As we were on our way home from dinner at Bombay Club, Mrs. Nadeau said, "We didn't try any curries — we missed that." In fact, we had ordered several stewed dishes. We had, however, gone through all the courses of a lavish Indian restaurant dinner for four without eating anything that tasted like commercial curry powder, or even the cumin-coriander-garlic palate of the typical Punjabi-derived menu at most Indian restaurants. This is a tribute to almost 30 years of effort by the Kapoor family — who first opened a basement Back Bay restaurant, Kebab-N-Kurry, in the 1980s, and then went on to open the upscale Bombay Club in Harvard Square in 1991 — and a few other restaurateurs to bring more of the Indian regional cuisines and modern gourmet developments of the subcontinent to Boston diners.
DOUBLE DIPPING The pakora plate for two is a priced-right pile of batter-fried goodies, and it all has hints of spice.
|Bombay Club | 1415 Washington Street, Boston | 617.247.2500 | Open daily, 11:30 am–1 am | AE, DC, MC, VI | Full bar | Valet parking, Thursday–Saturday | Sidewalk-level access|
The relocated and apparently last Bombay Club of this generation already has gone through one set of menu changes, adding a section of the latest Chinese-Indian fusion dishes to a nifty selection of classics and greatest hits. Things look different right away, as the complimentary papadums have been worked into cones. They are perfectly puffed, so I can't guess the technique. They don't have much taste on their own — that's what the fiery mint chutney and cool tamarind dips are for.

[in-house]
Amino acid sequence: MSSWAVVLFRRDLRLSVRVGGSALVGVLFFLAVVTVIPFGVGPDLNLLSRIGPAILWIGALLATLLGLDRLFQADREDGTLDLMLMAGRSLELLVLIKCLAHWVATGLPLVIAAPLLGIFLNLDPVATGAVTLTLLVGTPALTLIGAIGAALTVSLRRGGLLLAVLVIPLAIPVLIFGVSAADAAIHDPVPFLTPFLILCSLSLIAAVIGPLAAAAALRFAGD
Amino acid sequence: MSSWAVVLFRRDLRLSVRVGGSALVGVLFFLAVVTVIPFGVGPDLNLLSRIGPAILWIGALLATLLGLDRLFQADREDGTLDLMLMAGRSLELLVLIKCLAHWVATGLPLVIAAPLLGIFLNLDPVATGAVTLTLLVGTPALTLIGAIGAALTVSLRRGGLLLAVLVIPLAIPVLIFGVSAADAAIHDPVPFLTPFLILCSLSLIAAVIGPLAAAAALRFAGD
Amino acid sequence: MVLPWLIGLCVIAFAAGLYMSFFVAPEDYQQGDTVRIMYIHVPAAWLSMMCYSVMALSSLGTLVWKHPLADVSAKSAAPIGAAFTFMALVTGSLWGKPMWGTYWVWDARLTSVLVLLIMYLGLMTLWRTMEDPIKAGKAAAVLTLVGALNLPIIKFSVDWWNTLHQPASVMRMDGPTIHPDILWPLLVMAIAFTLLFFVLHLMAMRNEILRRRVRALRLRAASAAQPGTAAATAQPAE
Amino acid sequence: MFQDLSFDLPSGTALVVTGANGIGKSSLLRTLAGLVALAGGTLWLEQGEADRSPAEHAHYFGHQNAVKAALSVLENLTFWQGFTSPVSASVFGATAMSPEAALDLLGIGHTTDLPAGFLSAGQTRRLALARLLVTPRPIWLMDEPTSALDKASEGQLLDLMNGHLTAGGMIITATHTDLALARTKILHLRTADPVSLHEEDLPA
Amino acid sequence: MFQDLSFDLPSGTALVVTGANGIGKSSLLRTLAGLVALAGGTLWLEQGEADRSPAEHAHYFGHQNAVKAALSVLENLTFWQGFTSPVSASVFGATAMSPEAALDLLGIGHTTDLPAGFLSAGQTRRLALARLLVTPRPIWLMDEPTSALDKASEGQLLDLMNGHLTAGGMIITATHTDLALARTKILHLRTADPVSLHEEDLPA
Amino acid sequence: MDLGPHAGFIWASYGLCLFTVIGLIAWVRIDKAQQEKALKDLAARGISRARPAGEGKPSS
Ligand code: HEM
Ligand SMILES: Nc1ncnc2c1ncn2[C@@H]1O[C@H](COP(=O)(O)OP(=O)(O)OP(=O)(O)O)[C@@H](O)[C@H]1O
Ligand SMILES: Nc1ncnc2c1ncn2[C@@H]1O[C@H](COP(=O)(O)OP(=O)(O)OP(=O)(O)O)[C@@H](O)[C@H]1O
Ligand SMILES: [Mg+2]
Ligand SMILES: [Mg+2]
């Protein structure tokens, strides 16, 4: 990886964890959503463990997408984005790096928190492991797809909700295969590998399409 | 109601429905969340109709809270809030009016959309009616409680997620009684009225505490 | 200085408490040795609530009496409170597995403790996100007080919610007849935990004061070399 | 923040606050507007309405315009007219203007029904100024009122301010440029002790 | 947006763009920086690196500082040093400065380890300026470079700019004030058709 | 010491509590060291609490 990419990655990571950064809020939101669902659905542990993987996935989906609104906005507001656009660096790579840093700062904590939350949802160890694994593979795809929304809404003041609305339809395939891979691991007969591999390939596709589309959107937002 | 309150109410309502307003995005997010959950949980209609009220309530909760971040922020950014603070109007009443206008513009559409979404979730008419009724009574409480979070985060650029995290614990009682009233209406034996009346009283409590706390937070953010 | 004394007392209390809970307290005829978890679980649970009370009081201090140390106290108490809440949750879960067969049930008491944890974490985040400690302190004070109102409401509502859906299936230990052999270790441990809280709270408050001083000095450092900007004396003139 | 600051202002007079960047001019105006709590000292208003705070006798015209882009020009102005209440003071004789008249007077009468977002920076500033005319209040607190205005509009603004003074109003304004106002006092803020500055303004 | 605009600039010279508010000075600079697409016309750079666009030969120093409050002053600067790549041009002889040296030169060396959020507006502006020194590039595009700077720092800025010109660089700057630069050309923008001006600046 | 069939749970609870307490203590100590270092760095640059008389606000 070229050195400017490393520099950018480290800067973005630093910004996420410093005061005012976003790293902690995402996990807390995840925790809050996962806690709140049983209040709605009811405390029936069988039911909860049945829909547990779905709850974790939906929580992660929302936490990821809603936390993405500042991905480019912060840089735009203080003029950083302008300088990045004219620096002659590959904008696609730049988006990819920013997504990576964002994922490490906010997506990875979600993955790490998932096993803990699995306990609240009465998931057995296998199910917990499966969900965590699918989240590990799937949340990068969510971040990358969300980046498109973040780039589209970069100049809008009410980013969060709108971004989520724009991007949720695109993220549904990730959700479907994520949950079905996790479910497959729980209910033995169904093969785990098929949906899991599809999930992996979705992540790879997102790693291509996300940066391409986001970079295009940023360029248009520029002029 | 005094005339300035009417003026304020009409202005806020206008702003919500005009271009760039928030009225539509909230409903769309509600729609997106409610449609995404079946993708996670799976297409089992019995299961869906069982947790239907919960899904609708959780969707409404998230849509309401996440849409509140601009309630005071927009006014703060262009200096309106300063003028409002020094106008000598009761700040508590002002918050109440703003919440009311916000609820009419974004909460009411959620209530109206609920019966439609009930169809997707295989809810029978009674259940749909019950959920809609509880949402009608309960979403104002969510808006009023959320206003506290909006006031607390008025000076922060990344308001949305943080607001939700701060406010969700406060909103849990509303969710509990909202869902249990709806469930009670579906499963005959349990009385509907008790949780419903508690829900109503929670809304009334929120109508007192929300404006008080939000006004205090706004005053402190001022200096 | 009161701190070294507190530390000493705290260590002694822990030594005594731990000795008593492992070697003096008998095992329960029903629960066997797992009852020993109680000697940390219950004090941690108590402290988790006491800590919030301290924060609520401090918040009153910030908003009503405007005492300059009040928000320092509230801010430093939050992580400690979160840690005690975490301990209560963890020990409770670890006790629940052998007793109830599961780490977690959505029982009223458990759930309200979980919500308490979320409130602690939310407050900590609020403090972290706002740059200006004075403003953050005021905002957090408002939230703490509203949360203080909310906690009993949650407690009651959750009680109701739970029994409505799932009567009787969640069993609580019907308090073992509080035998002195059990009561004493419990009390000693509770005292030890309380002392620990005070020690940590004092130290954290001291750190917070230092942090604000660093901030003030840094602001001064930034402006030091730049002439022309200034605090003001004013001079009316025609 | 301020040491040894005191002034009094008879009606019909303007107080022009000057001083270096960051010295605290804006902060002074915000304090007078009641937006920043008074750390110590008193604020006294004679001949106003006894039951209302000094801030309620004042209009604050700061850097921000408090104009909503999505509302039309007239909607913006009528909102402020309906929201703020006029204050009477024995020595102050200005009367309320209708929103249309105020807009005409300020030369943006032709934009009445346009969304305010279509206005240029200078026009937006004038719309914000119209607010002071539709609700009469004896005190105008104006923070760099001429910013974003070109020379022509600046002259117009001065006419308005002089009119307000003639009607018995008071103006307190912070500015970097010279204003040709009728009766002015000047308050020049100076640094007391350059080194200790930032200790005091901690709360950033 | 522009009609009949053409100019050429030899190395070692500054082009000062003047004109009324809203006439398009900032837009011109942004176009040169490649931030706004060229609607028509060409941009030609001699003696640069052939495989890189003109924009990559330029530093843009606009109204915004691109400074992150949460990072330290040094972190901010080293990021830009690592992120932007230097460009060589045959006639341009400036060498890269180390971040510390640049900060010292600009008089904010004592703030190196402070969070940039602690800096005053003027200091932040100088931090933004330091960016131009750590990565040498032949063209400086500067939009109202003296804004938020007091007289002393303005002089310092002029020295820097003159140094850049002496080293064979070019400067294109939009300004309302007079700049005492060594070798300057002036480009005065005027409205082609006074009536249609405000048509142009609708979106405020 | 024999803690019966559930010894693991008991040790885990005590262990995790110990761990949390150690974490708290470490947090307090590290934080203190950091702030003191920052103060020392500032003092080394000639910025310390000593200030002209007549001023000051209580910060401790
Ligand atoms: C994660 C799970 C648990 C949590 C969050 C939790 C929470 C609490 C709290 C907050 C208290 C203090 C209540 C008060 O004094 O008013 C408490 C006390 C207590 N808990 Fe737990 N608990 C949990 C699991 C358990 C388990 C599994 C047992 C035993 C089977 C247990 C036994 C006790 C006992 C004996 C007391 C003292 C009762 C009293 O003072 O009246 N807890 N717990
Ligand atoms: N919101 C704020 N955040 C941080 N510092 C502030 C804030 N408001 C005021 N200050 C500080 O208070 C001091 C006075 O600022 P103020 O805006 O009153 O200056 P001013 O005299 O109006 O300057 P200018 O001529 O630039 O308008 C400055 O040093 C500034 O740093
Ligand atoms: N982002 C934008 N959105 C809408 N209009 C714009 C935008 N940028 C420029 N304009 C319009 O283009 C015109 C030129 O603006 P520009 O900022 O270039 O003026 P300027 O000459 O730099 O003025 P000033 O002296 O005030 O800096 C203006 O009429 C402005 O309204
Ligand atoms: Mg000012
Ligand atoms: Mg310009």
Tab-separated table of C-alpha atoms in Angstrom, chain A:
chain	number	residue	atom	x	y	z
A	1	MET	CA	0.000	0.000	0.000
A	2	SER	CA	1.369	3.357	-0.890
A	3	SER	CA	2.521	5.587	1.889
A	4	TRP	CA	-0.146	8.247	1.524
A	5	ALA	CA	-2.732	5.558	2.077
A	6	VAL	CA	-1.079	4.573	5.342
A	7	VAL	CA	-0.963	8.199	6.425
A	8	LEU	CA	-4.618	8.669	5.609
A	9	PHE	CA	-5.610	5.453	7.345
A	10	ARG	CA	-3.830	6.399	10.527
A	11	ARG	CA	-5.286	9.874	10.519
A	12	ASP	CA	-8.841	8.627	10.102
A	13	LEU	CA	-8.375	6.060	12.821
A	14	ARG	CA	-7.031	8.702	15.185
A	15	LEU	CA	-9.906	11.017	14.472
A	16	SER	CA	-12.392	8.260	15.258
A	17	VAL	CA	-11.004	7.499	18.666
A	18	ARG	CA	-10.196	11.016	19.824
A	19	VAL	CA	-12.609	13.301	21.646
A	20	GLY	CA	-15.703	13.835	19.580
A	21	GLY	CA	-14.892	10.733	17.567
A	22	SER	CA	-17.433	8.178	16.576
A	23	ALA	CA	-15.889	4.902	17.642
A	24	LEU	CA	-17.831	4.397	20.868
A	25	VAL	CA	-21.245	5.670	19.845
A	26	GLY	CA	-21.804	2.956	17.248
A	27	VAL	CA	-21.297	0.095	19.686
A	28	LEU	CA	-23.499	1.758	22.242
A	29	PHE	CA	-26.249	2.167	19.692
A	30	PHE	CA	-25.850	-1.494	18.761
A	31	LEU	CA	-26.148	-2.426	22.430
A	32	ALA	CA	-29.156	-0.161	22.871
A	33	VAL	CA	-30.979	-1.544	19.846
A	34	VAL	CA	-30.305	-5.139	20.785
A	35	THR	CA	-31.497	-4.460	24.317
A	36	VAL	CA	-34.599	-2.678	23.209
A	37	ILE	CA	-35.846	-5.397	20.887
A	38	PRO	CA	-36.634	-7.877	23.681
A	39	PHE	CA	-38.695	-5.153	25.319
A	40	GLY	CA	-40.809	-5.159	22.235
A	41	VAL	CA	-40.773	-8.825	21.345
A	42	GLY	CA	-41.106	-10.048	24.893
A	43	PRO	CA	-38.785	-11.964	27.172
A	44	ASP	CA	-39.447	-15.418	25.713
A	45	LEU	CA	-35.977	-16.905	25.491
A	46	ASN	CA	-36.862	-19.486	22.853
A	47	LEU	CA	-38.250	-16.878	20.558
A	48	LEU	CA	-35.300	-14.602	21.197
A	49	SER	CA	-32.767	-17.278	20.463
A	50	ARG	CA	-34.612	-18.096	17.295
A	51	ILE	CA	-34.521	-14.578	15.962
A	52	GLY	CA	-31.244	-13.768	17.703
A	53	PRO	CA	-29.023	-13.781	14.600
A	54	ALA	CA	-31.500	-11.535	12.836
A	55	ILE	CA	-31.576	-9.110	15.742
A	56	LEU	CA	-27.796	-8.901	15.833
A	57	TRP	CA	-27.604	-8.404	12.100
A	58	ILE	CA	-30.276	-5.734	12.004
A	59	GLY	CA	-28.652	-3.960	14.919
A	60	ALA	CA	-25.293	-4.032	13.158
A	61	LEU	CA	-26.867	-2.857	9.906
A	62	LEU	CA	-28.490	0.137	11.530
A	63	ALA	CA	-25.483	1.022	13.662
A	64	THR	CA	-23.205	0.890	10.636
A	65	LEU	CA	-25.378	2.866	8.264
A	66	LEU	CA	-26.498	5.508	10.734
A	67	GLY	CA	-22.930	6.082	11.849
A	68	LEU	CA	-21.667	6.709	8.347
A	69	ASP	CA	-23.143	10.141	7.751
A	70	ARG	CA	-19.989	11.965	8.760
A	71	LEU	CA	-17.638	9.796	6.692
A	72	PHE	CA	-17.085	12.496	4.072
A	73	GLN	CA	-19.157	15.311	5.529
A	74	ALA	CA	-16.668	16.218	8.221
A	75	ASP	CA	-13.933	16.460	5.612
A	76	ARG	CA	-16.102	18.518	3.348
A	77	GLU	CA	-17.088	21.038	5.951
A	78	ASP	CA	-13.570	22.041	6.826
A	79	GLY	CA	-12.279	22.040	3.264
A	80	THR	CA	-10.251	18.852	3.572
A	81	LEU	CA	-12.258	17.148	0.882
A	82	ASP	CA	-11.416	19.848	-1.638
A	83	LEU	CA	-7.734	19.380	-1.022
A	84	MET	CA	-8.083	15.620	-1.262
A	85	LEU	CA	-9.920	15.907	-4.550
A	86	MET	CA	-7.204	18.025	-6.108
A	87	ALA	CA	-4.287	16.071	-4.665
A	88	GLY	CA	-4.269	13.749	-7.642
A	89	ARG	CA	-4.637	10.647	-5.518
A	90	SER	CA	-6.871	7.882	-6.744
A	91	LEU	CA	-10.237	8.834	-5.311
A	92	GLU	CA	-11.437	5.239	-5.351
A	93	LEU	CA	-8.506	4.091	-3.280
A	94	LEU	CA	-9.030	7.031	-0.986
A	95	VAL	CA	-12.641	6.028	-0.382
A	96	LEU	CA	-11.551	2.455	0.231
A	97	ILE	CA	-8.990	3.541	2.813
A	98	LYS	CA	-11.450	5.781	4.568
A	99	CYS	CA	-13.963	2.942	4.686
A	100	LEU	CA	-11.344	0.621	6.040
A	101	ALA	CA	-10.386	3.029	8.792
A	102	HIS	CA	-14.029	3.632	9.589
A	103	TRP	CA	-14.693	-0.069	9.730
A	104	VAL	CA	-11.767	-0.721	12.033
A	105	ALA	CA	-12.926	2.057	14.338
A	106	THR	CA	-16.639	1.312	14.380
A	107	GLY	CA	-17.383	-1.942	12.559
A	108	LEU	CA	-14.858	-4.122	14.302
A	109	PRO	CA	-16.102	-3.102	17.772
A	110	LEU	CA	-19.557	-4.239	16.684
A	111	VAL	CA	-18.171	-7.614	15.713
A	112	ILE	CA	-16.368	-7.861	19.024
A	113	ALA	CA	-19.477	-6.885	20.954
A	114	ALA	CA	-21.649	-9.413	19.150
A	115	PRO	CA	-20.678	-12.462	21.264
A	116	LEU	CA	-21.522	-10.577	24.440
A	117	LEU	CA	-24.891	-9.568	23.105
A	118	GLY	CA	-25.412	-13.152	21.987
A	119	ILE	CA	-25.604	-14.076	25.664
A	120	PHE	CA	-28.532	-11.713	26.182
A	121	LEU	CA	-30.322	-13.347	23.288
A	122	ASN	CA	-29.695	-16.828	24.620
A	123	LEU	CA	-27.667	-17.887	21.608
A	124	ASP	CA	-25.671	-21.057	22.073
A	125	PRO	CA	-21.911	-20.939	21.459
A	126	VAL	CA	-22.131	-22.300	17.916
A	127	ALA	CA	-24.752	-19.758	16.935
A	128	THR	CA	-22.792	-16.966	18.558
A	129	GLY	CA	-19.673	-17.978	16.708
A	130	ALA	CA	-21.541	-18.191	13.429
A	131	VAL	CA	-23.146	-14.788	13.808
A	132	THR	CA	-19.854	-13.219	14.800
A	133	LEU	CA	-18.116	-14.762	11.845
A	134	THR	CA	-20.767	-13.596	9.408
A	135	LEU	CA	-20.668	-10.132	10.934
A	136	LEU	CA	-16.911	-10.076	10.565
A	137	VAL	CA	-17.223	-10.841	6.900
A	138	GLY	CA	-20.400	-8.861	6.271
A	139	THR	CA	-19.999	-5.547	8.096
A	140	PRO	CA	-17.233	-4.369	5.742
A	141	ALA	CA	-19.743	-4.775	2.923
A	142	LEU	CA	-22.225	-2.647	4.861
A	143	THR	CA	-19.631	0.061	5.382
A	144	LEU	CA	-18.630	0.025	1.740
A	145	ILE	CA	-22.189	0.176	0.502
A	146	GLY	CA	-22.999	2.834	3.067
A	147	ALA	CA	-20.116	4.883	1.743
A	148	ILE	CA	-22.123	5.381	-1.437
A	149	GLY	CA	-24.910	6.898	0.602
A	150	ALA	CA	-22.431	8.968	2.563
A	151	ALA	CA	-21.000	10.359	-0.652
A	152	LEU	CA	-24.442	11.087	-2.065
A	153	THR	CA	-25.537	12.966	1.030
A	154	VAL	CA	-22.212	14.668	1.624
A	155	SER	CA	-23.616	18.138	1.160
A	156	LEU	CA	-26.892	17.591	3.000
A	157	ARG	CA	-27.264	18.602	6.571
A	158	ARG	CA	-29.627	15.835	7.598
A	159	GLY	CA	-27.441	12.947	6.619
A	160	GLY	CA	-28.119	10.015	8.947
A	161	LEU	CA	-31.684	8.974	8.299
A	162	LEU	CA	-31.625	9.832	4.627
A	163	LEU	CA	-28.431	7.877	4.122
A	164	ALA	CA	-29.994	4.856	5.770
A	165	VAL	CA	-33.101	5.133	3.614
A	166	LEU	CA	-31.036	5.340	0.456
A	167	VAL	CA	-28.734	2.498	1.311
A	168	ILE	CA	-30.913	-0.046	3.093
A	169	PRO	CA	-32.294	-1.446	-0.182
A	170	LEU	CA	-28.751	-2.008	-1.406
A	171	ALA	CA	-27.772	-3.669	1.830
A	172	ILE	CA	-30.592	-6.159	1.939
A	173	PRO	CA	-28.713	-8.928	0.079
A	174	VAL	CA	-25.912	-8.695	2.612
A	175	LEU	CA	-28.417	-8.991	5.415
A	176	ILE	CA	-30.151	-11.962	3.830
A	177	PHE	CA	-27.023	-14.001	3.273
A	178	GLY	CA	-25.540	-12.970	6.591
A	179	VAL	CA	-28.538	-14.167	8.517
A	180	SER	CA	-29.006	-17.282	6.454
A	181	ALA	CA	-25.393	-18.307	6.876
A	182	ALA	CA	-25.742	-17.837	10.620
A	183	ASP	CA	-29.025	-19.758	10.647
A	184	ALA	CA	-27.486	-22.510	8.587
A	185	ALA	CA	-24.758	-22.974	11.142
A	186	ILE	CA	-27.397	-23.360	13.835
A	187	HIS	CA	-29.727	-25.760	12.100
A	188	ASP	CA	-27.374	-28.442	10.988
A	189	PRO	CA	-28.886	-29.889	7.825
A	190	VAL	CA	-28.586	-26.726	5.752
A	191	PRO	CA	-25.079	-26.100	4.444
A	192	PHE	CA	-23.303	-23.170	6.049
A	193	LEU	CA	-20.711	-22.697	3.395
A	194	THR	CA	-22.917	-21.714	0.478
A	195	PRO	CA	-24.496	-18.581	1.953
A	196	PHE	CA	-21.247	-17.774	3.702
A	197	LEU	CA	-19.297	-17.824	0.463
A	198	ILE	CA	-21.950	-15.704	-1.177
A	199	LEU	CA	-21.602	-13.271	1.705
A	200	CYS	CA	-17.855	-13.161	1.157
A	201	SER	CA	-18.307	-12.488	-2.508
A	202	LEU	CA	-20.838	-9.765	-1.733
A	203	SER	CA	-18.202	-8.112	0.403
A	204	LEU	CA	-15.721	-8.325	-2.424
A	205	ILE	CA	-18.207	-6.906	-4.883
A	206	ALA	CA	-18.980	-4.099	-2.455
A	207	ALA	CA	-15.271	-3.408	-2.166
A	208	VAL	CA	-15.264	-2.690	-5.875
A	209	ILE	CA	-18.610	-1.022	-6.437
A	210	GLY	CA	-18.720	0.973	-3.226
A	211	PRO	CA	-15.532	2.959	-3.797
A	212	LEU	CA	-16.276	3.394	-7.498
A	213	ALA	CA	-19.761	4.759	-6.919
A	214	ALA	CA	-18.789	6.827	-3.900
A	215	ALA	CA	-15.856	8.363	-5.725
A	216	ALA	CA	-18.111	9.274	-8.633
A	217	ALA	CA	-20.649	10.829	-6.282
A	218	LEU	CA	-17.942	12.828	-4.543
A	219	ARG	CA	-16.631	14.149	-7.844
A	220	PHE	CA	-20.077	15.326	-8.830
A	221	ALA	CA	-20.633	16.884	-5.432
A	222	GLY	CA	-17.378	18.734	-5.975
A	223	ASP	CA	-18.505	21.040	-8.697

For a classical appetizer, the pakora platter for two ($7) is a priced-right pile of batter-fried goodies: cheese with a minty layer in the middle, whole cauliflower florets, mixed shreds of onion and spinach, and plain slices of potatoes, all with hints of spice. For spice relief, try the kachumber salad ($5): chunks of cucumber, carrot, and onion in a papadum shell with a lively dressing. My favorite appetizer was bikaneri kebab ($6.50) off the new Chinese-Indian menu. It looks like four falafels, but inside it's 90 percent green vegetables with a bit of shredded carrot and binder.
The entrée side of that Chinese-Indian selection produced two big hits for us. Lemon fish karahi ($16) is chunks of fish in a lemon-garlic-tomato sauce that could be just as Italian as Chinese, but it certainly does wonderful things for rice. (It's truly excellent rice, by the way: super-long grain basmati, almost like Persian rice, with bare suggestions of saffron and cumin.) The remainder of the rice went fine with gobhi Manchurian ($14), another great tomato sauce, this time with cauliflower and as hot as the ketchup sauce from Szechuan shrimp.
Heat options don't necessarily affect the outcome here. We ordered the cauliflower hot, but got maybe medium. We ordered the hyderabadi biryani (vegetarian/$14; chicken/$14; lamb/$15; goat/$17;) mild, and, even though it is a slow-food rice dish served with lentils and raita, it had a sneaky bite that put it at about a medium, too. The goat meat in hyderabadi biryani is slightly sweet, like lamb, so the hot rice sets it off well. Baked stuffed zucchini ($18) also had sneaky heat. It wasn't in the zucchini shells, and wasn't in the fresh white cheese filling — must have been in the orange stuff in between. It was served with roasted carrots and greens.